- The Washington Times - Monday, September 9, 2002

On Media

Americans were said to huddle around a "TV campfire" in the days and months after September 11. Actually, it was more than one campfire.
For better or worse, the attacks turned the Internet into "a public commons a virtual public space where grief, fear, anger, patriotism and even hatred could be shared," according to a Pew Research Center survey released Friday.
Indeed, 19 million people "rekindled" relationships with estranged family members, old school chums and former colleagues after the attacks; 83 percent still maintain those relationships, the survey found.
But it also noted a new phenomenon: the rise of do-it-yourself journalism among American Internet users, who now number 110 million. With unprecedented access to some credible news sources and lots of incredible news sources, unprecedented numbers of Web surfers now see themselves as both reporters and editors in a post-September 11 world.
The Internet provided "a broad catalog of fact and fancy," particularly in first-hand accounts of the World Trade Center collapse and other pivotal moments. Rumor, conspiracy theories, cover-ups and dramatic commentary also found space in cyberspace.
The survey found that "Nostradamus" was the most popular search word on the Google search engine last September after stories circulated that the medieval prognosticator had predicted the attacks. The name topped such obvious references as "terrorism" or "WTC."
Over the months, dozens of rumors persisted: that one worker survived the trade center collapse by "riding" a steel beam through the mayhem; some saw Osama bin Laden's smoky silhouette in one photograph that made the popular rounds.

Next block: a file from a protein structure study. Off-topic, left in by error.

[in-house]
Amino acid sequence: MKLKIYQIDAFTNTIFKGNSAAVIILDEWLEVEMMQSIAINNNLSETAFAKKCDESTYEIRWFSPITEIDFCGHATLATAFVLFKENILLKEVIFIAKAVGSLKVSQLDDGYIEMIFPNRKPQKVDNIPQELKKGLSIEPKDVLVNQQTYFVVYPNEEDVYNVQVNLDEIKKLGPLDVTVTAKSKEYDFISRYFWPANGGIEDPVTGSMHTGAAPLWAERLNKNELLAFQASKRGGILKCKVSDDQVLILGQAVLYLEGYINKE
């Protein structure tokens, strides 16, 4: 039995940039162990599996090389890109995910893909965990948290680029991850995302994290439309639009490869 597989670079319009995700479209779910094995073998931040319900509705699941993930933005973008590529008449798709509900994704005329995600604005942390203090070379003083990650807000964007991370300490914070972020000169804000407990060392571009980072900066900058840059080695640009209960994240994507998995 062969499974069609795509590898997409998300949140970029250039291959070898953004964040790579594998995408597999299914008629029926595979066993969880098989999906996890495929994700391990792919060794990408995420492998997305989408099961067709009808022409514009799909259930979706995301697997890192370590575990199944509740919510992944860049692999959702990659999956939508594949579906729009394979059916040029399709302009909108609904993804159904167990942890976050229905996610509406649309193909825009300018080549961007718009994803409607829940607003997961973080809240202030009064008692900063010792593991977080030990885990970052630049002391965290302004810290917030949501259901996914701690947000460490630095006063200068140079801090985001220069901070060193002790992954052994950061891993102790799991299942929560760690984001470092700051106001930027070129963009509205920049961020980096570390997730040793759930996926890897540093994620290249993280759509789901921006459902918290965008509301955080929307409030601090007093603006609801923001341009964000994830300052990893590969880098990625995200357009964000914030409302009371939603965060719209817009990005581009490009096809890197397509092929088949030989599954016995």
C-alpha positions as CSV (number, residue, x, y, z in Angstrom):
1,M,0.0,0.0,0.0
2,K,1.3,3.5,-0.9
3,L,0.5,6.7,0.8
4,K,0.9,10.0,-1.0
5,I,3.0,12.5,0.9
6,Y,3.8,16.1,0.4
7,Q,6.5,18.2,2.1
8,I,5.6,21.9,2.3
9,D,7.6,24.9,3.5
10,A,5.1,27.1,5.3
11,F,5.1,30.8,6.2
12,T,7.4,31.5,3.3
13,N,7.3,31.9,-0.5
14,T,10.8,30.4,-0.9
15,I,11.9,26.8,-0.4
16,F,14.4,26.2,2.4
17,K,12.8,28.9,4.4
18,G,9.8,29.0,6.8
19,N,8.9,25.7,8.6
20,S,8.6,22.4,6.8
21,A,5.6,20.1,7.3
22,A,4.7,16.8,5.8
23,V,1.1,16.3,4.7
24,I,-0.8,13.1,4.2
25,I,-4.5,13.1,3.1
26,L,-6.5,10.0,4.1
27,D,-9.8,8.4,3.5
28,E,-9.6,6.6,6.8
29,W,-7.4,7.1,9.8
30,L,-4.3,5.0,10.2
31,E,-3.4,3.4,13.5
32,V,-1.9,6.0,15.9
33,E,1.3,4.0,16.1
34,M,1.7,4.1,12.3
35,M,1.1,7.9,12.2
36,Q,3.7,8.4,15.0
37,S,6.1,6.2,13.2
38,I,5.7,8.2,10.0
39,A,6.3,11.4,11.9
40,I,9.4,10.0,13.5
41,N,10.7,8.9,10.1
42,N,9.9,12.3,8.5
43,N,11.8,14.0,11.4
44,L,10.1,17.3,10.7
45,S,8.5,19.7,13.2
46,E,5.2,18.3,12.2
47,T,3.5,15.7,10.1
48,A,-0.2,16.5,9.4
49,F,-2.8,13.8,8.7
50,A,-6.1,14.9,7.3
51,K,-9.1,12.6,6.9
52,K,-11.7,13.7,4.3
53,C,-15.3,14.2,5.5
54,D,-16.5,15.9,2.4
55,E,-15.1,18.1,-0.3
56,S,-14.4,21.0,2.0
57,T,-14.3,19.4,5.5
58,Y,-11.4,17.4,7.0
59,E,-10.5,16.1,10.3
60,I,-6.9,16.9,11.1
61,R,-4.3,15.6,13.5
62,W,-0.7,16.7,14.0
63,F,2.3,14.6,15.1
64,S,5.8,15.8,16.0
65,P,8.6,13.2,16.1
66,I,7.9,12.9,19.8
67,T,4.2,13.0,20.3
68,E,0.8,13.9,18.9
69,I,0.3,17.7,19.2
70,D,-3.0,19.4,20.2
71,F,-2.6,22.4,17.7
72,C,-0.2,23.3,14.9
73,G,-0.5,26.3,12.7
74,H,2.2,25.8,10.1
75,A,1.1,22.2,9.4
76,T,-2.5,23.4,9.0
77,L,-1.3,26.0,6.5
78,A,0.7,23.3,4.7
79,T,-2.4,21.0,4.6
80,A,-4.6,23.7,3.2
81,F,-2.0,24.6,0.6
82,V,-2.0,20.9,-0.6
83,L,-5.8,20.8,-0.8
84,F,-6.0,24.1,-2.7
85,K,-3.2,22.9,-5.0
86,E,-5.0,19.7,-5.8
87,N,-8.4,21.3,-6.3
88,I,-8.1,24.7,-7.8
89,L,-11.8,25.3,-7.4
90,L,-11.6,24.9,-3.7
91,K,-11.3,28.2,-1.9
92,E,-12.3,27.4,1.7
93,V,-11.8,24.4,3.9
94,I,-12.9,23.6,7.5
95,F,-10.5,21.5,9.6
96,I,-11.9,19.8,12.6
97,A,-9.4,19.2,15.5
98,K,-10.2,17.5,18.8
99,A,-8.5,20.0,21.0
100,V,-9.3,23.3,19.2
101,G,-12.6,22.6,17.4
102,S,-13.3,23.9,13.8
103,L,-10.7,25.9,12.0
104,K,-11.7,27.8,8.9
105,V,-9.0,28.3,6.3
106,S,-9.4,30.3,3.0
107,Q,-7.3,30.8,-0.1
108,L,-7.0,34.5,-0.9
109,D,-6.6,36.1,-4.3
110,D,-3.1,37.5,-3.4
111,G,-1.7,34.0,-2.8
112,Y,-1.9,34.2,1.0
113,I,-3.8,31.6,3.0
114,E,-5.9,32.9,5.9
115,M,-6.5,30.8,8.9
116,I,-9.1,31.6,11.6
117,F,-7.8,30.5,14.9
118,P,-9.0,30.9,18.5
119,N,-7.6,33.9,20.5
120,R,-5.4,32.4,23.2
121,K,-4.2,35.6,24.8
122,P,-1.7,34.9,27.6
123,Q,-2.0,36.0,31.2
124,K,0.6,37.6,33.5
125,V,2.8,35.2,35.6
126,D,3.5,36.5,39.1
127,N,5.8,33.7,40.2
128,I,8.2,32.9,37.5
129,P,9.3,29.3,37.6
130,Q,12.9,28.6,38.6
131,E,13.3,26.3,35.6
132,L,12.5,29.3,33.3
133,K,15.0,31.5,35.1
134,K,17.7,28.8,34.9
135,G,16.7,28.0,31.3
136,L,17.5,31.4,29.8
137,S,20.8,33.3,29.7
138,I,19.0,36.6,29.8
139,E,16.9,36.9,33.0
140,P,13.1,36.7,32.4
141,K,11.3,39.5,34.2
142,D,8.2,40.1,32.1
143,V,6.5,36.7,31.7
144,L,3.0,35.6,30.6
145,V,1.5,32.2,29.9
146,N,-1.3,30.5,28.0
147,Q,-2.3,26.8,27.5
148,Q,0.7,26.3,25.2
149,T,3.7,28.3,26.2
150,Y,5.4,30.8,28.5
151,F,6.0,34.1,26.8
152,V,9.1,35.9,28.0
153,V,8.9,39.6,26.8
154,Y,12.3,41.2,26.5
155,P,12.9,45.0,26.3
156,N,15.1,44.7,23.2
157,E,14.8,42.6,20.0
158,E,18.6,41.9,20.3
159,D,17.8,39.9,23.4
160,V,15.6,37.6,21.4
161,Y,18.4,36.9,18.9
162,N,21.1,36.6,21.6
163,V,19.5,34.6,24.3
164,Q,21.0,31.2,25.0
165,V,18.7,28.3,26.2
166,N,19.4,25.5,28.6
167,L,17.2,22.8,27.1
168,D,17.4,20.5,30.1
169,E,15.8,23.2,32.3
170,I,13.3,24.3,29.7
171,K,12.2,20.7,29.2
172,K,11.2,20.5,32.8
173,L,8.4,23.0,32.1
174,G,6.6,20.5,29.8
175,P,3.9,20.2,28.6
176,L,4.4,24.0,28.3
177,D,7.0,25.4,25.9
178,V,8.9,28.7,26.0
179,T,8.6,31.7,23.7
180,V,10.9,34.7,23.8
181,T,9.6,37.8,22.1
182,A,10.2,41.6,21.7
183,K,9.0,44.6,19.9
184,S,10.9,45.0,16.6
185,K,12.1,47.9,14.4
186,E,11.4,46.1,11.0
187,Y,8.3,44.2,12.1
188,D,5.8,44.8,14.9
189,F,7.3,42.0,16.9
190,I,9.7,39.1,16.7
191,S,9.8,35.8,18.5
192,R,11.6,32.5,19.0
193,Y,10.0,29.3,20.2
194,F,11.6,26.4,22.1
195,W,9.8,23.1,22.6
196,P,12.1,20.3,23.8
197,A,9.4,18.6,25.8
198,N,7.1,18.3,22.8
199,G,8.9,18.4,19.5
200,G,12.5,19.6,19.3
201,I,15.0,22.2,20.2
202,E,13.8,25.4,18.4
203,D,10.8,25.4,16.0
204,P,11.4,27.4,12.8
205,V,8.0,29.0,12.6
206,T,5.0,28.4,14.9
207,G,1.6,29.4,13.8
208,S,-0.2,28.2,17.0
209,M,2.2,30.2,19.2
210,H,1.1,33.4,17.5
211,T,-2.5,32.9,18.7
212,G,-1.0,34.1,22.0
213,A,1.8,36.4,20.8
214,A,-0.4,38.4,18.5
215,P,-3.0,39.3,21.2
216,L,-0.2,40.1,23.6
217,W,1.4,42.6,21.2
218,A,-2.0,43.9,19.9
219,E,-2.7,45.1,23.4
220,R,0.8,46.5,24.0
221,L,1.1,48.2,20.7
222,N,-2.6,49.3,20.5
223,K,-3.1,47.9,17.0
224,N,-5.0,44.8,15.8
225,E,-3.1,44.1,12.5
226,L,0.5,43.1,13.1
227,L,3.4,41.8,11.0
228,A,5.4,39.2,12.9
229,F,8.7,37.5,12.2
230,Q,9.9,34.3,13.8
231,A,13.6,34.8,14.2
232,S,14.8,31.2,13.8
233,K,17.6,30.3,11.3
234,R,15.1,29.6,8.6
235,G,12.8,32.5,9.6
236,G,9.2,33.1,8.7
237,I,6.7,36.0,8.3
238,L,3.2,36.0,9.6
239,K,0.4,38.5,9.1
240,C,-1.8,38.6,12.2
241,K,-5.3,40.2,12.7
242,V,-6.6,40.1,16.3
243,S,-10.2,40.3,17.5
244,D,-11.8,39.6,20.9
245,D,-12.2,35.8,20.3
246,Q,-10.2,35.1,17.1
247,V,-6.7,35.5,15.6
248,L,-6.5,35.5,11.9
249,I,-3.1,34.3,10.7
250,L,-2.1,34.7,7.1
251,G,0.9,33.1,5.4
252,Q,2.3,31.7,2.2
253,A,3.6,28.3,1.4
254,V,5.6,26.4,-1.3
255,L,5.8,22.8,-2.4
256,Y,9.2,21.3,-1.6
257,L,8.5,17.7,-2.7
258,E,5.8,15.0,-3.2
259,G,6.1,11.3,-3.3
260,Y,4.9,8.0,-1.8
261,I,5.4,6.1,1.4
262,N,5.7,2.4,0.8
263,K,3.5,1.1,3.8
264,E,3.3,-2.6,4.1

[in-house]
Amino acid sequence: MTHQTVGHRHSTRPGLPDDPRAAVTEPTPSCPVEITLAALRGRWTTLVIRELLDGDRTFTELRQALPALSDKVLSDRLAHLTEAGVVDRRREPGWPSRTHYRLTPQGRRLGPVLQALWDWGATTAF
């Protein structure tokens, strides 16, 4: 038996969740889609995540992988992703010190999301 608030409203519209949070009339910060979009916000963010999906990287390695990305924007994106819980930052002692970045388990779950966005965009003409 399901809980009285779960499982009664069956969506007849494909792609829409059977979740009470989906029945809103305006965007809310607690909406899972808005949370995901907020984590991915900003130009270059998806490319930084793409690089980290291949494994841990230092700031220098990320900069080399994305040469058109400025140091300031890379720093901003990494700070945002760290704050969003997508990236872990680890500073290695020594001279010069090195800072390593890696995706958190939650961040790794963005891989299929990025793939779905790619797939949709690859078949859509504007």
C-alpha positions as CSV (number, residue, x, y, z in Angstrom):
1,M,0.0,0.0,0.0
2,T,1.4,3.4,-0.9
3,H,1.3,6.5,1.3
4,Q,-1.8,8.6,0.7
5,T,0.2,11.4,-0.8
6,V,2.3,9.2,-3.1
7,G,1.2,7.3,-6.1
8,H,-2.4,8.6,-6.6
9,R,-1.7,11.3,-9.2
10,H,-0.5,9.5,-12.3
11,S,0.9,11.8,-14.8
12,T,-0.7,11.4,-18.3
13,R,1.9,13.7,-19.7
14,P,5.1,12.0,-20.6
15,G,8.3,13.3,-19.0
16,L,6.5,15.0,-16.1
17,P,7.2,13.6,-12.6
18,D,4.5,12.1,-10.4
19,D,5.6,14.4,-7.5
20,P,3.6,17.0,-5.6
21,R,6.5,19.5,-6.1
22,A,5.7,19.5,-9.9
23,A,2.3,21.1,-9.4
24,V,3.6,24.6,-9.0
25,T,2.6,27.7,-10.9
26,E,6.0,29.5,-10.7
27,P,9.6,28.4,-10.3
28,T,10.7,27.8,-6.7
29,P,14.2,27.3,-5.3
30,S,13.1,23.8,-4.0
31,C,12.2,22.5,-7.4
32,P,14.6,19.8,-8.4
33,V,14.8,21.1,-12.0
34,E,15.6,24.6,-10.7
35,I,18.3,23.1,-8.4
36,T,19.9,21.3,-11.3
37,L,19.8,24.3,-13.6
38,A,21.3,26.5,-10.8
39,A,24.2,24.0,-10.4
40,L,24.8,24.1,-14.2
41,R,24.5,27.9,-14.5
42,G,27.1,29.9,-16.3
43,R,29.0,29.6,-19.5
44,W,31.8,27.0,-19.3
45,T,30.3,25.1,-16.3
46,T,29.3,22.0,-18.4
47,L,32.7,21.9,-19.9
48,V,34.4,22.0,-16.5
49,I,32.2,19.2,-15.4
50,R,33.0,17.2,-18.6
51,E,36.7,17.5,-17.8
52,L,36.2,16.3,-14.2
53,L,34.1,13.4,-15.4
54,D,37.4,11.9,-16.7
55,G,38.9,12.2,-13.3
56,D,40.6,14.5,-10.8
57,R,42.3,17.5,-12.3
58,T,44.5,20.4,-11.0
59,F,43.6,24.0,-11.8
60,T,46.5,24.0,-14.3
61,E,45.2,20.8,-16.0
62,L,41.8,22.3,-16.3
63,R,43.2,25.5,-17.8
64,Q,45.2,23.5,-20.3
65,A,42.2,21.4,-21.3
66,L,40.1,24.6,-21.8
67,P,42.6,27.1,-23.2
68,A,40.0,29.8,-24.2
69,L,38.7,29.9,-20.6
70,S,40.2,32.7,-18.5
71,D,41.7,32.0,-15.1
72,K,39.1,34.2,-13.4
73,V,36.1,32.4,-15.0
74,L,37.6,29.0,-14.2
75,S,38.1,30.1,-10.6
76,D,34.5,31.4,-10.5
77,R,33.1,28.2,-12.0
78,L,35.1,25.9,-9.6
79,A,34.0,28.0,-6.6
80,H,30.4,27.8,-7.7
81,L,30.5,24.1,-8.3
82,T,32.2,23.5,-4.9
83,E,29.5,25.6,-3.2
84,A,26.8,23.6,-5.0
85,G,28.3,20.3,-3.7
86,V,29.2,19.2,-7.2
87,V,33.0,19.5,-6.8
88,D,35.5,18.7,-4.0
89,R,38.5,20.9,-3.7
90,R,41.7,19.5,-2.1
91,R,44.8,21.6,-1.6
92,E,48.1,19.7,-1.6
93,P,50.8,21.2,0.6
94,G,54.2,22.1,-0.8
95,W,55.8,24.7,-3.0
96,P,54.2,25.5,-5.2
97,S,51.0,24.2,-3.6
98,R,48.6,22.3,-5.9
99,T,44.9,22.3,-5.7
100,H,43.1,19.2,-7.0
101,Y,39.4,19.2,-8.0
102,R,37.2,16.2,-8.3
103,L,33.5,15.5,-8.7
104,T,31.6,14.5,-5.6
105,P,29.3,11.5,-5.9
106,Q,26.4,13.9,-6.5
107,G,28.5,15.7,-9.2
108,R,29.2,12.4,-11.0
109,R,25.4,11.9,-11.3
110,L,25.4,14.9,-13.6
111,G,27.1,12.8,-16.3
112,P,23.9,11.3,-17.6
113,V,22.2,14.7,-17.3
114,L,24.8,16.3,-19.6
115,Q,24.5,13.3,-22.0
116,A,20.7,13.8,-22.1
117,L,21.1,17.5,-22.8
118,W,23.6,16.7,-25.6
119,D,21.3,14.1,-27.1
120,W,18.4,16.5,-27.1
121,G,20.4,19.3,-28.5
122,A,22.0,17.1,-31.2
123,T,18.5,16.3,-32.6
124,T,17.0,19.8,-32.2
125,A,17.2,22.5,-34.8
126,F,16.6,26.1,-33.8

Now they're all part of the permanent "record".
"In the long run, the most significant effect of this do-it-yourself journalism might be its value to historians," the survey noted. "They will be able to see all kinds of stories, detail and data that might have been lost without a medium like the Internet." A lot of it falls in the "interesting if true" category much of it in the "too good to be true" category.
September 11 also whetted the appetite for real news among Internet users to the point that traffic at CNN and other print and broadcast news Web sites including washingtontimes.com increased by the thousand of times immediately after the attacks. The survey found that two-thirds of American users get their news online; another third said the attacks had increased the frequency of their news searches.
Government agencies also got in on the act. Three-quarters of them swiftly retooled their Web sites to include news, updates, emergency information and even political context for the events.
And what about fear of Big Brother? Among respondents in the Pew survey, 69 percent said the government should guard national security, even if it means keeping information from the public. However, 47 percent said that the government does not have the right to monitor their use of the Internet.

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